Economic growth with space and fiscal policies with housing and public goods
Purpose - This study aims to examine dynamic interactions among economic growth, geography and the housing market with public goods financed by the government. A general dynamic equilibrium model of an isolated economy with economic geography, local public goods and capital accumulation is to be constructed. The economy has three sectors, supplying industrial goods, housing, and local public goods. The model synthesizes the main ideas in neoclassical growth theory, the Alonso urban model, and the Muth housing model in an alternative framework to the traditional growth theory. Design/methodology/approach - The model is based on the neoclassical growth theory with an alternative approach to household behavior. The paper shows how to solve the dynamics of the economic system and simulate the model to demonstrate dynamic interactions among economic growth, housing market, residential distribution and public goods over time and space. Findings - The paper simulates equilibrium and motion of the spatial economy with Cobb-Douglas production and utility functions. The simulation demonstrates, for example, that, as the tax rate on the land income is increased, the total capital stocks and the stocks employed by the three sectors are increased, the rate of interest falls and the output of the industrial sector and the wage rate are increased, the land devoted to local public goods falls and the land rent and housing rent rise over space, the consumption level of the industrial goods and the total expenditures on the public goods are increased. Practical implications - The paper provides some possible implications of the model for complicated consequences of government policy over time and space. In particular, the paper shows that a change in government policy not only has a macroeconomic impact over time, but also affects the economic geography of the national economy. Originality/value - The paper offers insights into the linkage among growth, national public policies and economic geography.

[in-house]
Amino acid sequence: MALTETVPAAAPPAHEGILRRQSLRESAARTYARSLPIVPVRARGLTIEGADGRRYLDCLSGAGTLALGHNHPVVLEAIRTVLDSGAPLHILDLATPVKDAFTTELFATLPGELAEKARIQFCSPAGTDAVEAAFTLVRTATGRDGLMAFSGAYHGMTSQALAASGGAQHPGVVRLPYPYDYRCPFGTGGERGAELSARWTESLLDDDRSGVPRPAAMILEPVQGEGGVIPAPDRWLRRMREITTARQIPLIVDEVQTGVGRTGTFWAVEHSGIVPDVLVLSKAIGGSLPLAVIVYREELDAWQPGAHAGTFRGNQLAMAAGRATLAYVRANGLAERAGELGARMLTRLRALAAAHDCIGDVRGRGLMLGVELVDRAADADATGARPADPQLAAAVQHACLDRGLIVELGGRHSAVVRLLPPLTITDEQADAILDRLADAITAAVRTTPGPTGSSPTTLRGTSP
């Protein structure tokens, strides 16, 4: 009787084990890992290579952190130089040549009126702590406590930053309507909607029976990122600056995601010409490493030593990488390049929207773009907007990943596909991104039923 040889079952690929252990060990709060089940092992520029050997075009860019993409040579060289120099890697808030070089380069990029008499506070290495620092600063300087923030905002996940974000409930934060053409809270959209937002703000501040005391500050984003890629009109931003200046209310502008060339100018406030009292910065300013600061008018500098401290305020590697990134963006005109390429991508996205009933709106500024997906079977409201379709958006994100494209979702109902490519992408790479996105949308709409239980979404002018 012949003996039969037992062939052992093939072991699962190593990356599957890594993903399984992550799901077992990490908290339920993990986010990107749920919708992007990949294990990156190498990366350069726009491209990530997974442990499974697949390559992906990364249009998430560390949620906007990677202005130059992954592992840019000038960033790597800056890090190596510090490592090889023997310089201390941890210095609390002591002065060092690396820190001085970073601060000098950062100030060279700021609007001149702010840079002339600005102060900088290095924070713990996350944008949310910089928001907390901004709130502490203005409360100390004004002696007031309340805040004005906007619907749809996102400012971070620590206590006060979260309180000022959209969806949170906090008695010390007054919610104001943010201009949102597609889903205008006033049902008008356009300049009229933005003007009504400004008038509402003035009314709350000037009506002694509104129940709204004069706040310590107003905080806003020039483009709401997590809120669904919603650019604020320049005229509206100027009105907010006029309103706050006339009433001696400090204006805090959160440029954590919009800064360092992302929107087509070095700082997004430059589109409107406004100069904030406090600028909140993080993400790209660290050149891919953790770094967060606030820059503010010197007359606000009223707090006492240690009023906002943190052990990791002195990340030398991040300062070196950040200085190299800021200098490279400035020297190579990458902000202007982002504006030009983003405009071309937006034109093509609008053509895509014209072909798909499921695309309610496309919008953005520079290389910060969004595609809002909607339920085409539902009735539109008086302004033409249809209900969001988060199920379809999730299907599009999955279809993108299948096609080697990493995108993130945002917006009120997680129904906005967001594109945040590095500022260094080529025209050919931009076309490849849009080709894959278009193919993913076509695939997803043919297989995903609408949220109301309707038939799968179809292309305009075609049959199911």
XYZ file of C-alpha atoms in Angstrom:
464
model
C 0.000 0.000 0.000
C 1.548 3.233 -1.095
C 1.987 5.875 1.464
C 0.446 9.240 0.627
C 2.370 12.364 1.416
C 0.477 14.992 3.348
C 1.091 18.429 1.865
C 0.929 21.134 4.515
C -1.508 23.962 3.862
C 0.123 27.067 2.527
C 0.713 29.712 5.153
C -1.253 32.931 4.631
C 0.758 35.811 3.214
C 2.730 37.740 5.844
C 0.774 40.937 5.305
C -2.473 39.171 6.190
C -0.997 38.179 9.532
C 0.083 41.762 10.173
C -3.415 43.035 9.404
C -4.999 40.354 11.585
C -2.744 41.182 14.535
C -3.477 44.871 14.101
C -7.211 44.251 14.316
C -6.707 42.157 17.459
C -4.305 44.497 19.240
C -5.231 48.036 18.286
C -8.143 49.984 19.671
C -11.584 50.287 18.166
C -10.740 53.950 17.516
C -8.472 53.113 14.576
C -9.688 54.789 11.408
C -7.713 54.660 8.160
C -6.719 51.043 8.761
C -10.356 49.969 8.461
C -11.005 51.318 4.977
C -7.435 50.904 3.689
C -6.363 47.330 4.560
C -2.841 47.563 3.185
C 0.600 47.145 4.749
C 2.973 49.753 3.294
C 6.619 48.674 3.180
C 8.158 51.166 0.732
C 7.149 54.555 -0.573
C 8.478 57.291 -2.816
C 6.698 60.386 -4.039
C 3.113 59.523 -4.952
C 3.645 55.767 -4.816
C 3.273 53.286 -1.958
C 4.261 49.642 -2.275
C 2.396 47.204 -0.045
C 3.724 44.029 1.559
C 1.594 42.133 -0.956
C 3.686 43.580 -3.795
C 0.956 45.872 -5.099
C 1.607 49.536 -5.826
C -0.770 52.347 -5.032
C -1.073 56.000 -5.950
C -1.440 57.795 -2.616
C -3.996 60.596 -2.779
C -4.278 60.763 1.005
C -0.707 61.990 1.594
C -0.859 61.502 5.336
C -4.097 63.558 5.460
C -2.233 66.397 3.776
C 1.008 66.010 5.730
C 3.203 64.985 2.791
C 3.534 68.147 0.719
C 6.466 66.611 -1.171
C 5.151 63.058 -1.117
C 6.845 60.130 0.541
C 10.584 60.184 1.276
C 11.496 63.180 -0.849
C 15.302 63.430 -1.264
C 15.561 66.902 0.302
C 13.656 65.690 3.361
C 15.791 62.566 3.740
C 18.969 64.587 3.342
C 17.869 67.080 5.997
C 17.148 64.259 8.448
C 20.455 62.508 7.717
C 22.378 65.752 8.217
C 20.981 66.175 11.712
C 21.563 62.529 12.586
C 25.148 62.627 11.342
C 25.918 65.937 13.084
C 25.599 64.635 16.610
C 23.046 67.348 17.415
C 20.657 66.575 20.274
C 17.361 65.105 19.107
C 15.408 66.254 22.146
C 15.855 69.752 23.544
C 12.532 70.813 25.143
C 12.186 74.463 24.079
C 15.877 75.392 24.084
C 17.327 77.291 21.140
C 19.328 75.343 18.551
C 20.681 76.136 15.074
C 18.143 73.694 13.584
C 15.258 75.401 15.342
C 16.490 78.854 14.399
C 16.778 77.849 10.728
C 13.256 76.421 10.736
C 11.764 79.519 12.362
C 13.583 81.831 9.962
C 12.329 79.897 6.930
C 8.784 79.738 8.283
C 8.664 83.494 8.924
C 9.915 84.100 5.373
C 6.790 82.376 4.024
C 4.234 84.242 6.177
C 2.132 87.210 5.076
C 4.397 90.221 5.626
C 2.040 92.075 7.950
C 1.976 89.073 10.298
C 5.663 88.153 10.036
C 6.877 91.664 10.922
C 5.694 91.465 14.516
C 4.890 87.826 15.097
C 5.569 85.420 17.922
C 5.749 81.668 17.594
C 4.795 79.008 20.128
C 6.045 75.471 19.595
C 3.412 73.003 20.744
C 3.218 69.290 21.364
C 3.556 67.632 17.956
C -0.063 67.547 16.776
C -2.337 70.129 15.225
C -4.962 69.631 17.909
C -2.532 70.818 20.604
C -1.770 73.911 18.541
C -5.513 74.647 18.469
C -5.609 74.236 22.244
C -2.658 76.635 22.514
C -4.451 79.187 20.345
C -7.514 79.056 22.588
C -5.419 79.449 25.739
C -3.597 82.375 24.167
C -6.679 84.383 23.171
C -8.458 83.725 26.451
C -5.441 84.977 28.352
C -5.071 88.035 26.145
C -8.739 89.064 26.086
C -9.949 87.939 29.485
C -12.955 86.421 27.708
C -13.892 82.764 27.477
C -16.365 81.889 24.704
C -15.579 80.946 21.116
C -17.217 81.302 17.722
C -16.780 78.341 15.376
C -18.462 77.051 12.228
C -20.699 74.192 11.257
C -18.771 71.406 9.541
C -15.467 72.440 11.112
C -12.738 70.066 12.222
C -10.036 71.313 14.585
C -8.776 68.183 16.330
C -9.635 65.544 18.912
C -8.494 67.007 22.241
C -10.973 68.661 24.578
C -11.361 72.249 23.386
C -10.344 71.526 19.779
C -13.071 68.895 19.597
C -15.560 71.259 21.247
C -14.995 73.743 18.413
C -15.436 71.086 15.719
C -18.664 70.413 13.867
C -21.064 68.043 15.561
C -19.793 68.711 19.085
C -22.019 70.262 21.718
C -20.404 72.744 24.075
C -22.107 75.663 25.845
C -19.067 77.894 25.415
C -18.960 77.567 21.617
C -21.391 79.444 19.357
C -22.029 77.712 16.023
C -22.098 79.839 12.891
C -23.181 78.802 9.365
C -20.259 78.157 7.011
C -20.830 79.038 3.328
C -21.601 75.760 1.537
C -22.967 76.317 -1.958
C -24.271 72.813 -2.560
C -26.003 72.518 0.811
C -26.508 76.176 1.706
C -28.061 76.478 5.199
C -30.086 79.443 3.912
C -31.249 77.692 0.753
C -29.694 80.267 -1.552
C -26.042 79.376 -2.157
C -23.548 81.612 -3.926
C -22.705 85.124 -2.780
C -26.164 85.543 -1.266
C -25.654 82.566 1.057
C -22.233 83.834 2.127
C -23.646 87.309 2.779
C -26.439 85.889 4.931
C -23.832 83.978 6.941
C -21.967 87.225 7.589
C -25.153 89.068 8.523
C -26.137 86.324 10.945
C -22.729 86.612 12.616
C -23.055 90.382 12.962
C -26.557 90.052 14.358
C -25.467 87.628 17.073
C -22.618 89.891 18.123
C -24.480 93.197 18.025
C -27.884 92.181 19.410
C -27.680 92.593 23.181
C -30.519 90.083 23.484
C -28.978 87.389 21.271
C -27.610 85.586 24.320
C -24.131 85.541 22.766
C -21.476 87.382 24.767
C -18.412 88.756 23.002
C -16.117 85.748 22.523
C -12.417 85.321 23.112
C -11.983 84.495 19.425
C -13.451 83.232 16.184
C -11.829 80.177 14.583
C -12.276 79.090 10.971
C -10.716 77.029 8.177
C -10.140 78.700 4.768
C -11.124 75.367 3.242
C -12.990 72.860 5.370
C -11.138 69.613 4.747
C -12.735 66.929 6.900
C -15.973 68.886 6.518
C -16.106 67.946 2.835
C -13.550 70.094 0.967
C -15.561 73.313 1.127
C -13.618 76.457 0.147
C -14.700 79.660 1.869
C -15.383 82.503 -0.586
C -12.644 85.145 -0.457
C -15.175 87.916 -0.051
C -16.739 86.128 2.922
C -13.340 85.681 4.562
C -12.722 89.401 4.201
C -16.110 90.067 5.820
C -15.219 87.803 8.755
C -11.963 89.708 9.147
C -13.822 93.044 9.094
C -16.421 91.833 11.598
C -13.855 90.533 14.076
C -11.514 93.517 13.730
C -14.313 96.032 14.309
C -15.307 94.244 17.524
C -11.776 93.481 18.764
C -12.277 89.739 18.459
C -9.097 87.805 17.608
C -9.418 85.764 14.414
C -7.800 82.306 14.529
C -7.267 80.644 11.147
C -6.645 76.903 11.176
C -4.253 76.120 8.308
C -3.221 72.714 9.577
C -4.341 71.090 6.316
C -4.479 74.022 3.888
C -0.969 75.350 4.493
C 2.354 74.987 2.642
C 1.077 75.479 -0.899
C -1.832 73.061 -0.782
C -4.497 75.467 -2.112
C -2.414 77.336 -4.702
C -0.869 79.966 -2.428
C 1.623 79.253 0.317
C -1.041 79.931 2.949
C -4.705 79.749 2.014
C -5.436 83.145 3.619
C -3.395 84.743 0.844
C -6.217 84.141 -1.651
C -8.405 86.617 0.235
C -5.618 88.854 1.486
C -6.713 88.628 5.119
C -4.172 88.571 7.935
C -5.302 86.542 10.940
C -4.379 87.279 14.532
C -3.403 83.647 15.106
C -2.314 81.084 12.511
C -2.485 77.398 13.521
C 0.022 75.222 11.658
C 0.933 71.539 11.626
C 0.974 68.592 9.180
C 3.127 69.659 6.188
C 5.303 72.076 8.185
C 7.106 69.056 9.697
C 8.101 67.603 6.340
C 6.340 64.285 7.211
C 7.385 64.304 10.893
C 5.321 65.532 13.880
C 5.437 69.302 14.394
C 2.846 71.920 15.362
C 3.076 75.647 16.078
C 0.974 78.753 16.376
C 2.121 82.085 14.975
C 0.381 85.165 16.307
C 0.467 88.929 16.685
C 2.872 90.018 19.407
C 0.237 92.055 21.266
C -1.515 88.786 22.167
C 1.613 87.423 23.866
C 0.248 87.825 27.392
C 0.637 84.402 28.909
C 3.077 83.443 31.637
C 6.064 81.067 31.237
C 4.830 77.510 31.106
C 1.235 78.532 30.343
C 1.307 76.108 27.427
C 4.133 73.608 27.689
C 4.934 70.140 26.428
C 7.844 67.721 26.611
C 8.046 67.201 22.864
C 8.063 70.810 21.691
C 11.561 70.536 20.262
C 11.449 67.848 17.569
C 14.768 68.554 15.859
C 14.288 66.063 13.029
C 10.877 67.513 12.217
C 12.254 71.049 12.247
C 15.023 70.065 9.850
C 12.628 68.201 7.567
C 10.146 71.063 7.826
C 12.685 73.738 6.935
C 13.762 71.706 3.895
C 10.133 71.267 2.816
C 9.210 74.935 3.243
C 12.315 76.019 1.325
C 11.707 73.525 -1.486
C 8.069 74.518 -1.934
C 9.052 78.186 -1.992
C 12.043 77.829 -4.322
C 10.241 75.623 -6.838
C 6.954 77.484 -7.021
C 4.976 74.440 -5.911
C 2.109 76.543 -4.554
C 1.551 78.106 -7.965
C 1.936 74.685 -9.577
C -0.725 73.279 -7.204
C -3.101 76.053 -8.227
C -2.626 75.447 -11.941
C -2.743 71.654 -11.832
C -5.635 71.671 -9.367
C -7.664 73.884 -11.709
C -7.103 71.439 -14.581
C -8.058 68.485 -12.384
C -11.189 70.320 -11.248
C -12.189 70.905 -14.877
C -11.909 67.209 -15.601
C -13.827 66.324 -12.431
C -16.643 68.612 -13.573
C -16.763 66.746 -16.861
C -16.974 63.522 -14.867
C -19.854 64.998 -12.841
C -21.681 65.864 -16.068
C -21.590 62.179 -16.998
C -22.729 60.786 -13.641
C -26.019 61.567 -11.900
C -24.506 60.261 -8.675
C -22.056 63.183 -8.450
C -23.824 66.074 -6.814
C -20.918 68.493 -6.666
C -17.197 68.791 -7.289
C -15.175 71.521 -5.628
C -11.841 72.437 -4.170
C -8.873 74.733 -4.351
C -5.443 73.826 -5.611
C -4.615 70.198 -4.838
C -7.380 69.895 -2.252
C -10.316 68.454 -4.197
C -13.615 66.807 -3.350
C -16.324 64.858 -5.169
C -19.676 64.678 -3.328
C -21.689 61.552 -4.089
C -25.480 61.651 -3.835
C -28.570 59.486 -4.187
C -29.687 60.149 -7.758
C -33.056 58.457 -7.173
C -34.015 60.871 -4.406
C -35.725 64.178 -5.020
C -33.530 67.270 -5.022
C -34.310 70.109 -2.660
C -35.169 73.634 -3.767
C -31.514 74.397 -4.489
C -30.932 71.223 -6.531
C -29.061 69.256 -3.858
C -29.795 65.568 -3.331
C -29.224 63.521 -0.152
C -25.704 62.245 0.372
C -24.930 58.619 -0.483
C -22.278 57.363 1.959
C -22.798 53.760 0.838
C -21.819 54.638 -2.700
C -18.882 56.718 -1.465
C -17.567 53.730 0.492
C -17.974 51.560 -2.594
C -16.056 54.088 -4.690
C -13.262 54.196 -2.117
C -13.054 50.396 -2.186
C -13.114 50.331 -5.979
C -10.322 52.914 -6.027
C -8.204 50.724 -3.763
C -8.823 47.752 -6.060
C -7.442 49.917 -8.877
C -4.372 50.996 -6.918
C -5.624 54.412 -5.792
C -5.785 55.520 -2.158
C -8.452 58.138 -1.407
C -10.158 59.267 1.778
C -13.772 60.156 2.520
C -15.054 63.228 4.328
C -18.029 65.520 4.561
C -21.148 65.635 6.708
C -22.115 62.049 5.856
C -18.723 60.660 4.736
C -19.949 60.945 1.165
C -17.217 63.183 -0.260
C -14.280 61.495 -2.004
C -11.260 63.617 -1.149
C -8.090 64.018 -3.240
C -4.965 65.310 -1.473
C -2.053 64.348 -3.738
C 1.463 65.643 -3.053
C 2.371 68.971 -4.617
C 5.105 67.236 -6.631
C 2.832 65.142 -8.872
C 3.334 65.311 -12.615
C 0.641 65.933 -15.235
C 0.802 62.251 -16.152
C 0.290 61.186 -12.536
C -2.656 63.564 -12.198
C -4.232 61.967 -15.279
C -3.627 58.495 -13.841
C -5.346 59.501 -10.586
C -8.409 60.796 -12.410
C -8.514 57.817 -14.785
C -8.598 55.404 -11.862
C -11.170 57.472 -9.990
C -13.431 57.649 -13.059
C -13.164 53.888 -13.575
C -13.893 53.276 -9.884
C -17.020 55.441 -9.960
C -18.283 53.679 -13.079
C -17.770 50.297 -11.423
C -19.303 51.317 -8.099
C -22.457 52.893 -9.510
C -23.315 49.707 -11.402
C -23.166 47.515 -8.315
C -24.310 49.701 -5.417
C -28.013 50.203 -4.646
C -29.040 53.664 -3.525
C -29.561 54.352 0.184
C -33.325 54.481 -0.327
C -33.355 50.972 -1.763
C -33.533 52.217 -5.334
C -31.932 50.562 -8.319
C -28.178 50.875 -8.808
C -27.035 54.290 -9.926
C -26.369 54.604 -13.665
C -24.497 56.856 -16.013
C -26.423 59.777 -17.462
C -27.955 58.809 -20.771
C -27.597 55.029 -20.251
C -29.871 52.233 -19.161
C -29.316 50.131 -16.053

Volume (Year): 38 (2011)
Issue (Month): 4 (September)
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